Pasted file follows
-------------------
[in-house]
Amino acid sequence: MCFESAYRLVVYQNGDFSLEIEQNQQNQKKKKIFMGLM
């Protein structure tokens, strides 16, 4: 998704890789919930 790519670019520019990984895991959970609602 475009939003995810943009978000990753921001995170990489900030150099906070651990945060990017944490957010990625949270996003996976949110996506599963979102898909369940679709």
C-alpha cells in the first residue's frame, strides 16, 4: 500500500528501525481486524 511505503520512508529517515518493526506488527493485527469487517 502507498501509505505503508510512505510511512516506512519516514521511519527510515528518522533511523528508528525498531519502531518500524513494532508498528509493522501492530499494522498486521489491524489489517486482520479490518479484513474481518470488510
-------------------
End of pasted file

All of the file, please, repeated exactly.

[in-house]
Amino acid sequence: MCFESAYRLVVYQNGDFSLEIEQNQQNQKKKKIFMGLM
């Protein structure tokens, strides 16, 4: 998704890789919930 790519670019520019990984895991959970609602 475009939003995810943009978000990753921001995170990489900030150099906070651990945060990017944490957010990625949270996003996976949110996506599963979102898909369940679709």
C-alpha cells in the first residue's frame, strides 16, 4: 500500500528501525481486524 511505503520512508529517515518493526506488527493485527469487517 502507498501509505505503508510512505510511512516506512519516514521511519527510515528518522533511523528508528525498531519502531518500524513494532508498528509493522501492530499494522498486521489491524489489517486482520479490518479484513474481518470488510